David Moncoutie won the killer climb up the Alto de Sierra to take a solo victory in stage 13. An American cycling fan might be tempted to say, so what? They’d rather hear about Danielson or Farrar, check how the American teams Garmin and Columbia-HTC did. Who cares about Moncoutie — he’s a stinky cheese eater.
That would be wrong-headed because Moncoutie’s victory is a win for everyone who simply loves to ride a bike. The weekend riders, the amateur club guys, the family that takes the bikes to the park –anyone who loves the enduring child-like pleasure of turning the pedals and rejoicing in the motion. He is not an ego-driven super star; he is one of us.
Moncoutie is quoted as saying, “I am like a weekend cyclist who gets on his bike on a Saturday or a Sunday simply for the pleasure. His mates joke that while most riders want the latest, greatest technology, the Frenchman would be happy riding on wooden wheels. “What I like is to be on my bike and to ride. That’s when I’m happy,” said Moncoutie. Yes, he’s a Schwinn clunker kinda guy.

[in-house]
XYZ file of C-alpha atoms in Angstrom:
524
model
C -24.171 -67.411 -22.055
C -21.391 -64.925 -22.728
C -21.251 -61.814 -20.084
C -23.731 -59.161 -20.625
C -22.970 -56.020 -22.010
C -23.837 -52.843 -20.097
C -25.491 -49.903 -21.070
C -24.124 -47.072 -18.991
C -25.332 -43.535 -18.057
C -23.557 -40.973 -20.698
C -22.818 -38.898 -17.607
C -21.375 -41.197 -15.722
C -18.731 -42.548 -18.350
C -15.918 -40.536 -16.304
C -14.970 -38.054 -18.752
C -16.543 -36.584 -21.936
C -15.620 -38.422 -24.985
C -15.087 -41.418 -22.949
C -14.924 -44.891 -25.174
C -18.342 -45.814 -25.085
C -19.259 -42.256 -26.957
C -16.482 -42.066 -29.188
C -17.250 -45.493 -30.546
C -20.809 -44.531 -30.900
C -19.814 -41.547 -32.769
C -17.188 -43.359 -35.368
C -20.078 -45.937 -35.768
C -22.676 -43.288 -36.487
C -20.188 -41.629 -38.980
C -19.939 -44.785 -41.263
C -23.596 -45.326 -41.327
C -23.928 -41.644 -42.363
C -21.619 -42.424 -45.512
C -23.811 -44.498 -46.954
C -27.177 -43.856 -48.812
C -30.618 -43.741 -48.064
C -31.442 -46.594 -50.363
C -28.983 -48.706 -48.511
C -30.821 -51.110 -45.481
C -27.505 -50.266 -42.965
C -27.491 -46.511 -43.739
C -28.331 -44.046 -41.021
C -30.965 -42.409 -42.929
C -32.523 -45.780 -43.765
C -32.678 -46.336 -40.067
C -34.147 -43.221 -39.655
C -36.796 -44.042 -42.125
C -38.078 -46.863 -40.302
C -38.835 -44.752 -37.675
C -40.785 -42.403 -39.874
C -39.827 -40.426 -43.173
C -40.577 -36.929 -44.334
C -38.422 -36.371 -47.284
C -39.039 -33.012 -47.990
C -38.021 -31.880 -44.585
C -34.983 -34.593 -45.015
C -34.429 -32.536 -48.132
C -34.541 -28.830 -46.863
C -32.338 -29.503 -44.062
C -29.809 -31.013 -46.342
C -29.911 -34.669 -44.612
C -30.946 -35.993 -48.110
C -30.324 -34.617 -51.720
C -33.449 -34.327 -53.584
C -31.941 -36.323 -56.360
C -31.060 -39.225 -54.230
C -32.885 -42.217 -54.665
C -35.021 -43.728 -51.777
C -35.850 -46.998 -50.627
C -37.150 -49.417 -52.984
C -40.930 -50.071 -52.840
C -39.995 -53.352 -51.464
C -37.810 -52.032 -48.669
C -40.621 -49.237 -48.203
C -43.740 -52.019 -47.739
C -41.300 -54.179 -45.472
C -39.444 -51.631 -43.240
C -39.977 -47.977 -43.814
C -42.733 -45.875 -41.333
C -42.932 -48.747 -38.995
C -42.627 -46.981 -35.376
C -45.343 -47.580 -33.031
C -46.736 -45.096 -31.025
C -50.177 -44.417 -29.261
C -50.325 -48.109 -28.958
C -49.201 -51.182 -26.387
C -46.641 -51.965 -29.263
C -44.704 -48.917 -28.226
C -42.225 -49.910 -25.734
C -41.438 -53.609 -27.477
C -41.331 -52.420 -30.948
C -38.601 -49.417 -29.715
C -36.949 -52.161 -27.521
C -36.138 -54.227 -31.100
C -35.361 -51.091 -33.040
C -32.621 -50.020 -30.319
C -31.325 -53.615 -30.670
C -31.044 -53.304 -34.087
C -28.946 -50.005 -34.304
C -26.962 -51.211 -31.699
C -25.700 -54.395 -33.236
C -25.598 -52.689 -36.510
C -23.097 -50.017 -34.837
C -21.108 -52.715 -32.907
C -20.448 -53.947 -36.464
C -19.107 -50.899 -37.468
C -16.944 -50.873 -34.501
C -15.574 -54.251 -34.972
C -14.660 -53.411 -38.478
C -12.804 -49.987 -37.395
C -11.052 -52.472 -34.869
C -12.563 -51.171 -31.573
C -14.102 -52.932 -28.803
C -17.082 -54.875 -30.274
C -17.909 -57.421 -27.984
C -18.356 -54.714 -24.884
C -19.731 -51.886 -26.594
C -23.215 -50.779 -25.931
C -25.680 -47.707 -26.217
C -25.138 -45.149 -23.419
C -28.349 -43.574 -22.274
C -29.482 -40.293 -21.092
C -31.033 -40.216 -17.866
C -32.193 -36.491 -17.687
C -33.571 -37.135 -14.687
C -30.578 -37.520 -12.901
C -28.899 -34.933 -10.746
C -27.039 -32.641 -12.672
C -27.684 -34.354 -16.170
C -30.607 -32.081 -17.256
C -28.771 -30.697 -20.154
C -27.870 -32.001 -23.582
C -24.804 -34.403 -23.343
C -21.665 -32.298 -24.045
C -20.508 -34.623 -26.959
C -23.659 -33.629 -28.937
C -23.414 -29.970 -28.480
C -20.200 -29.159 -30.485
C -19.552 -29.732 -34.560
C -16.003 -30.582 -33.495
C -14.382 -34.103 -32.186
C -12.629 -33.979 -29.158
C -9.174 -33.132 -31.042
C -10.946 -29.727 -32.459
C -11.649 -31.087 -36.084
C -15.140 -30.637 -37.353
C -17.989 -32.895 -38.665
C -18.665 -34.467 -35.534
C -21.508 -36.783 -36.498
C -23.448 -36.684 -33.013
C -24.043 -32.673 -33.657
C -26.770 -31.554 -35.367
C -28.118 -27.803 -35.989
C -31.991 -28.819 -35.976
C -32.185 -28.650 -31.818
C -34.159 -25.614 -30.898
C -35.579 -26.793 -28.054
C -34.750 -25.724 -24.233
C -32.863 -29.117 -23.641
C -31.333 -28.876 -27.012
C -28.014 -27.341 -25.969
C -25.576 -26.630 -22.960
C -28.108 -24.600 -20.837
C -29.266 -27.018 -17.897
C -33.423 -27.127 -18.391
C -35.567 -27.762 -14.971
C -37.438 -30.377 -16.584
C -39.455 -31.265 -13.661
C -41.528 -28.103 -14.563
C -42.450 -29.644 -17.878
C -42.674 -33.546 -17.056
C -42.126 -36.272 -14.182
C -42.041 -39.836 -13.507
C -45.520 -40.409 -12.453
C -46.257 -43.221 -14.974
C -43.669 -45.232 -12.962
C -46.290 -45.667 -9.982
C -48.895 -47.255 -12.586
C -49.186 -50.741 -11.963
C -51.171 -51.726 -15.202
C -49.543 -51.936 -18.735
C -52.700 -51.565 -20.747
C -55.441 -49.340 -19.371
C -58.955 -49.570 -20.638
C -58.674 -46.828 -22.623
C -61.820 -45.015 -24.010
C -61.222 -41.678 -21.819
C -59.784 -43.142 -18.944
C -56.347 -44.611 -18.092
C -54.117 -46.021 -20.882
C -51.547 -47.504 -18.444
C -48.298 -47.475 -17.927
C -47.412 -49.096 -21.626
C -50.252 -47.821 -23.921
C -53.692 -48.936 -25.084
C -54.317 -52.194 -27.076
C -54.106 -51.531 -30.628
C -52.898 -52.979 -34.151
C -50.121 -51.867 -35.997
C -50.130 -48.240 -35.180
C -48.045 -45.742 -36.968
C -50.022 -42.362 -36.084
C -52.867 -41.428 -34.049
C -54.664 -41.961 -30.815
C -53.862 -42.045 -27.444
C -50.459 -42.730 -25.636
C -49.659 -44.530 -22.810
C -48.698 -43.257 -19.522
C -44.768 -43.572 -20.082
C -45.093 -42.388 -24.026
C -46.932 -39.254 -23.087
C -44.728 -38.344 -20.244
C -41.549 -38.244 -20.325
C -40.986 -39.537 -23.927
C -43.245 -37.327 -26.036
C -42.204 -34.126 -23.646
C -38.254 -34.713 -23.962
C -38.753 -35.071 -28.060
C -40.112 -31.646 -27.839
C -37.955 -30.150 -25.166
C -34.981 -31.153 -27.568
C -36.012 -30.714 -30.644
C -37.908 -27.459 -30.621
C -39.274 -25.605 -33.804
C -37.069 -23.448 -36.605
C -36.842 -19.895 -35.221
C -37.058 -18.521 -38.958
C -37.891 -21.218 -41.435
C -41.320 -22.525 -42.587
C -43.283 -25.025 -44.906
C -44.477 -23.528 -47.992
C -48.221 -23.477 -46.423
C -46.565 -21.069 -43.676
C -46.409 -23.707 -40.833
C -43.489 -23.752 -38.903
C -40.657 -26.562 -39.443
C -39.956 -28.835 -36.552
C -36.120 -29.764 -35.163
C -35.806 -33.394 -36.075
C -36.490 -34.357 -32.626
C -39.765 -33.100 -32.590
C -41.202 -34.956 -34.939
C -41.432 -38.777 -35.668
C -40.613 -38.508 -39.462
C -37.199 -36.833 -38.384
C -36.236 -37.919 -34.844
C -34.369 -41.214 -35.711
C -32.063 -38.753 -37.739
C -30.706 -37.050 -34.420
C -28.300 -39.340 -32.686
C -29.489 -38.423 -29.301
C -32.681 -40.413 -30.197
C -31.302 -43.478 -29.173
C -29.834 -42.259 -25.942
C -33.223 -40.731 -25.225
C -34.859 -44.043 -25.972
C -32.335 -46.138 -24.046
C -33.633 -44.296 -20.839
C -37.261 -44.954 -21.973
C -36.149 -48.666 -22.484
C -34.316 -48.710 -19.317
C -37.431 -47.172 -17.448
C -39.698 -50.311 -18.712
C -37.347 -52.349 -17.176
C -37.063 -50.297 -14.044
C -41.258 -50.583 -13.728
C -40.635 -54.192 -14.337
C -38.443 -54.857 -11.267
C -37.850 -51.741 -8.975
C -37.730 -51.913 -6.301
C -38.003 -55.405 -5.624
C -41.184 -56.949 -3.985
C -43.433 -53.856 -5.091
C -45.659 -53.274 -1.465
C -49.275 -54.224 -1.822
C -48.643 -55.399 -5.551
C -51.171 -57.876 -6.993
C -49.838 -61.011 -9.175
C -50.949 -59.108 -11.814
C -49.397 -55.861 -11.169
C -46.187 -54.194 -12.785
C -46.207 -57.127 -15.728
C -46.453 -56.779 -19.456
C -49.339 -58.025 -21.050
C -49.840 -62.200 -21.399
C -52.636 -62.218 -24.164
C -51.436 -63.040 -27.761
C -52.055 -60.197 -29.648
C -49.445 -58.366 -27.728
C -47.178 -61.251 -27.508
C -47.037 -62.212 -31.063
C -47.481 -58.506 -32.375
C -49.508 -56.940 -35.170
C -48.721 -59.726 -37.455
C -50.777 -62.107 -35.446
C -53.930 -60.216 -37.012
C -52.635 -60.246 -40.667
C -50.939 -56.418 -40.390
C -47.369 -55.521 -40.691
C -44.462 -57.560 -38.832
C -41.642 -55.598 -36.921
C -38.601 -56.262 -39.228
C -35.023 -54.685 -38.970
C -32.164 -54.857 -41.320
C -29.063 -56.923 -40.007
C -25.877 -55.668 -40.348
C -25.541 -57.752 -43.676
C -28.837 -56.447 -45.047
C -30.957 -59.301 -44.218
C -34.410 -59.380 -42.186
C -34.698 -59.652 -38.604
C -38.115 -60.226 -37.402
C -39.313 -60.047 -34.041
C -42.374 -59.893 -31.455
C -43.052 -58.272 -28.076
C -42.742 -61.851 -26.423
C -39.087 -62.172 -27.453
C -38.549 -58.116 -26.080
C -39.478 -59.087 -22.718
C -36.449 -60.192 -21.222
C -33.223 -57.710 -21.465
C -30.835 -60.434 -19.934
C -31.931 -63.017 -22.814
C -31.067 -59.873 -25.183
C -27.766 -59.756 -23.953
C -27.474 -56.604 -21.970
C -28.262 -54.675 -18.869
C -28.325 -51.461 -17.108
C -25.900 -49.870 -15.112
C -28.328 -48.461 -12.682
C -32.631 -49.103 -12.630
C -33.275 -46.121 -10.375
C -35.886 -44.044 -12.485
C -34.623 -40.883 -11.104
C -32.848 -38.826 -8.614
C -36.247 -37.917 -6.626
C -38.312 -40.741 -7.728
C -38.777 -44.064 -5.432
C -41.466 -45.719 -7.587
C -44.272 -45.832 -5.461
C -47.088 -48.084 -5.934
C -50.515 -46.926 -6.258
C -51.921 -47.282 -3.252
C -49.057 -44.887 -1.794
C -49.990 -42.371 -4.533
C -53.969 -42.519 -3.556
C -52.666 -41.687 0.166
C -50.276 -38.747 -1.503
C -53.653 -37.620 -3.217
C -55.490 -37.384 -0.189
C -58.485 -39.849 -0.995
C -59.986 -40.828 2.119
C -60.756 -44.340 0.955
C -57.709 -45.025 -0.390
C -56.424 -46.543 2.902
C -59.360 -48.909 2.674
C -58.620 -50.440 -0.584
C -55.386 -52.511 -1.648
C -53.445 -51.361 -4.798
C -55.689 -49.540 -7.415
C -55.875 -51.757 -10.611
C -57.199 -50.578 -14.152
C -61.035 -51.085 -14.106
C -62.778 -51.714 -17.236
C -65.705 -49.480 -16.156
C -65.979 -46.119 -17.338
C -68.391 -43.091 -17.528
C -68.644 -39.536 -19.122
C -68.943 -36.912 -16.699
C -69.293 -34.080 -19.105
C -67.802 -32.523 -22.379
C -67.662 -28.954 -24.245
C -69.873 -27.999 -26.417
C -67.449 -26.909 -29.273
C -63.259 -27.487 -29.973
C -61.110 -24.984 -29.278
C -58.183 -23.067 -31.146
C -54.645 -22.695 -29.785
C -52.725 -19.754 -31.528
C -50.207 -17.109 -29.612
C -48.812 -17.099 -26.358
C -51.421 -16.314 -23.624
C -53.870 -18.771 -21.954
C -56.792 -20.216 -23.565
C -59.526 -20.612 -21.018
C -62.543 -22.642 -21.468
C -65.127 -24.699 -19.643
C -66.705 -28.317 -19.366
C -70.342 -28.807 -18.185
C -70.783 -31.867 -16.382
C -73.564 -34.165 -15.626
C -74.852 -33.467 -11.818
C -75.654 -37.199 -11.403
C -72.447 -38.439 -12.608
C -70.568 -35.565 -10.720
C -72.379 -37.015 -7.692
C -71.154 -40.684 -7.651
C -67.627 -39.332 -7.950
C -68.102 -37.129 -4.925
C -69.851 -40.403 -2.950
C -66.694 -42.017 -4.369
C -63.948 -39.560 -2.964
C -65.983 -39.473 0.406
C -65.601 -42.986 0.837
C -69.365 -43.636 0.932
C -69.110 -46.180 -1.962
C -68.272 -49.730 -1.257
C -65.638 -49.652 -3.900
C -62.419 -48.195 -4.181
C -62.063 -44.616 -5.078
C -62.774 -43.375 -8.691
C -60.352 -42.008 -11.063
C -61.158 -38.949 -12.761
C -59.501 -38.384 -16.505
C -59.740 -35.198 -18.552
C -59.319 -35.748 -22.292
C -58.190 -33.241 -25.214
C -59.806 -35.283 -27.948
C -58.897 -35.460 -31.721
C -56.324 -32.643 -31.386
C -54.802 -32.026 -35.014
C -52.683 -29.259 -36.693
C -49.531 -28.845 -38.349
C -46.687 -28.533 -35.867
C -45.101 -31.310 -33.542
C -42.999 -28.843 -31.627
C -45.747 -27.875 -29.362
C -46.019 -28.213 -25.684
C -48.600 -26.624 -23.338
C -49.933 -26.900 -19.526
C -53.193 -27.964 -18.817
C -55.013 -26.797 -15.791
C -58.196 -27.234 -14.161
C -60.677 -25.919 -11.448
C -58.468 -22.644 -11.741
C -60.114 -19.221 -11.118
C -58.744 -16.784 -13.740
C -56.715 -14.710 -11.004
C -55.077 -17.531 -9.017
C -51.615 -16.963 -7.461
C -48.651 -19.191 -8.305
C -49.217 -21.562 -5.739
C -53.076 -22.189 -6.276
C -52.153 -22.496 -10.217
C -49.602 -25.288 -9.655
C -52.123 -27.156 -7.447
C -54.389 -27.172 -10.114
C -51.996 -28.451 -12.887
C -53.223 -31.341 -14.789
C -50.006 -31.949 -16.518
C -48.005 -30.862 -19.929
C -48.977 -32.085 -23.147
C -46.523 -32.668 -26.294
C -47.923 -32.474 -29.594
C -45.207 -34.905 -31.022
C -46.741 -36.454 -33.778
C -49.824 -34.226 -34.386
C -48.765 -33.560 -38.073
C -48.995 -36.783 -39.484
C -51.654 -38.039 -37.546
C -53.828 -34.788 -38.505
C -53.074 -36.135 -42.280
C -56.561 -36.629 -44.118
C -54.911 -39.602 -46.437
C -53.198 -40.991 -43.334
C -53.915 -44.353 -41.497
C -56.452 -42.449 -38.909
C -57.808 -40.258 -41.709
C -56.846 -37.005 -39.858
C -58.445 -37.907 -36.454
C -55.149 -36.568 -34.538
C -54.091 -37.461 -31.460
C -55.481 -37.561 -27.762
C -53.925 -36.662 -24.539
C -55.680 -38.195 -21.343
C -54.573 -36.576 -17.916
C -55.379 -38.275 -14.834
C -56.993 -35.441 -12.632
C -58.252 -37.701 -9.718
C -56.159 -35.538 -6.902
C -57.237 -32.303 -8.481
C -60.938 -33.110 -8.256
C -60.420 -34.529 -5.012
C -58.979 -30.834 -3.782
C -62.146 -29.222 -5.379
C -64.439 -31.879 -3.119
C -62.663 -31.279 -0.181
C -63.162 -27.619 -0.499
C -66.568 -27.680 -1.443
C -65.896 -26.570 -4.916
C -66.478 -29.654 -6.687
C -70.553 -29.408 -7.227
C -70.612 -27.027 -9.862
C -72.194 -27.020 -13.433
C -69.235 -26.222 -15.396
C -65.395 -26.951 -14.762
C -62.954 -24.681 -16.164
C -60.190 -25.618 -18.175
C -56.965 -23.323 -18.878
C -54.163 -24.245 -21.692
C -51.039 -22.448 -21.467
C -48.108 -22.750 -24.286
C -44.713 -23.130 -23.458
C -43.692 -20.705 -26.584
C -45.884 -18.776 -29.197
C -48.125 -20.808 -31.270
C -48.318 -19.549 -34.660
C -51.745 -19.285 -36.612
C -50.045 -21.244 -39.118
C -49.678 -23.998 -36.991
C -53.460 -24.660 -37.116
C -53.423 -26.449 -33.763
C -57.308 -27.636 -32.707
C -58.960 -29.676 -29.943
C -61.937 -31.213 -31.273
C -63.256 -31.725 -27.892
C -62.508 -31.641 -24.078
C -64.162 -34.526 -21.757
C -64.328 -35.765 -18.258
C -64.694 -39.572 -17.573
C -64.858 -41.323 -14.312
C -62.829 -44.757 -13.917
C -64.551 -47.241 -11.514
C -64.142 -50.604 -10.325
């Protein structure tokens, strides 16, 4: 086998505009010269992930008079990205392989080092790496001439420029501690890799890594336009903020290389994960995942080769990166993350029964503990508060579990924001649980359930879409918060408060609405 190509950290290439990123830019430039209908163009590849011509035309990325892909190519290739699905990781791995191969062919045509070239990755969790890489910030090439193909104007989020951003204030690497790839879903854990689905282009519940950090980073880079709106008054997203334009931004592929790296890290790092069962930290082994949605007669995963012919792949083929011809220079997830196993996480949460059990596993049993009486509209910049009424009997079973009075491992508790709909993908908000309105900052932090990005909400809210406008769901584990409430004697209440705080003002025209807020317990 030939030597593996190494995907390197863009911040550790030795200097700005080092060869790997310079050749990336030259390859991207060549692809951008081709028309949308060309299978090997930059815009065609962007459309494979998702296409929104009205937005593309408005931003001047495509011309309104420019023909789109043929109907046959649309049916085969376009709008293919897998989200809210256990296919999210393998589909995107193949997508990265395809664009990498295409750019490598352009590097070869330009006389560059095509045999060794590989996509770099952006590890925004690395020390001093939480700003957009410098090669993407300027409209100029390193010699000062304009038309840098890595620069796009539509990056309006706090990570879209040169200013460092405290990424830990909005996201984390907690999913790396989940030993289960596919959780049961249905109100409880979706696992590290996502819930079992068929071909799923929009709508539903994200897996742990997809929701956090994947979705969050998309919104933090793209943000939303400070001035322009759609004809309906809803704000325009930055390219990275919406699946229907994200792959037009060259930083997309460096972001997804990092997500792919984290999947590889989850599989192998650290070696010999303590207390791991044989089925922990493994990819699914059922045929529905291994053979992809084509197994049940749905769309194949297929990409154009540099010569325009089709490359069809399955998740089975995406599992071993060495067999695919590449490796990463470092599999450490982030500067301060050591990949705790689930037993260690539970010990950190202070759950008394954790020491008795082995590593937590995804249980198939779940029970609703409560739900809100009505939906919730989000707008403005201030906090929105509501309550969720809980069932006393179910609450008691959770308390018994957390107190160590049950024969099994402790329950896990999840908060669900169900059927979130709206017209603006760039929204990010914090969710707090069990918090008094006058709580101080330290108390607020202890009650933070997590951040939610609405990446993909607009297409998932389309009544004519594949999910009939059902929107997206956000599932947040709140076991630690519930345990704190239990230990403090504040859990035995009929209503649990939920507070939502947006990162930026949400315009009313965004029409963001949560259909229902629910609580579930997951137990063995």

Here’s another reason to get behind Moncoutie. He’s hardcore anti-doping. When his Cofidis team was involved in a doping scandal, even his druggie team-mates insisted Moncoutie was clean. It’s guys like Moncoutie, along with the riders at Garmin, that change the drug culture. They’re winning clean.
He not a fanatic, a training freak, a self-obsessed rider always working on his image. He just doesn’t care about the money, the accolades, the politics or pressures. The man simply wants to wake up, have his latte and go for a nice bike ride.
A year ago Cofidis manager Eric Boyer didn’t want to renew Moncoutie’s contract but the team sponsor insisted the rider stay. Why? Because once or twice every year, without fail, the Frenchmen delivers a big, big win. Add stage 13 of the Vuelta to his palmares. A victory for the French, the Americans and everyone else in the world who loves to ride. His smile crossing the finish line was our smile.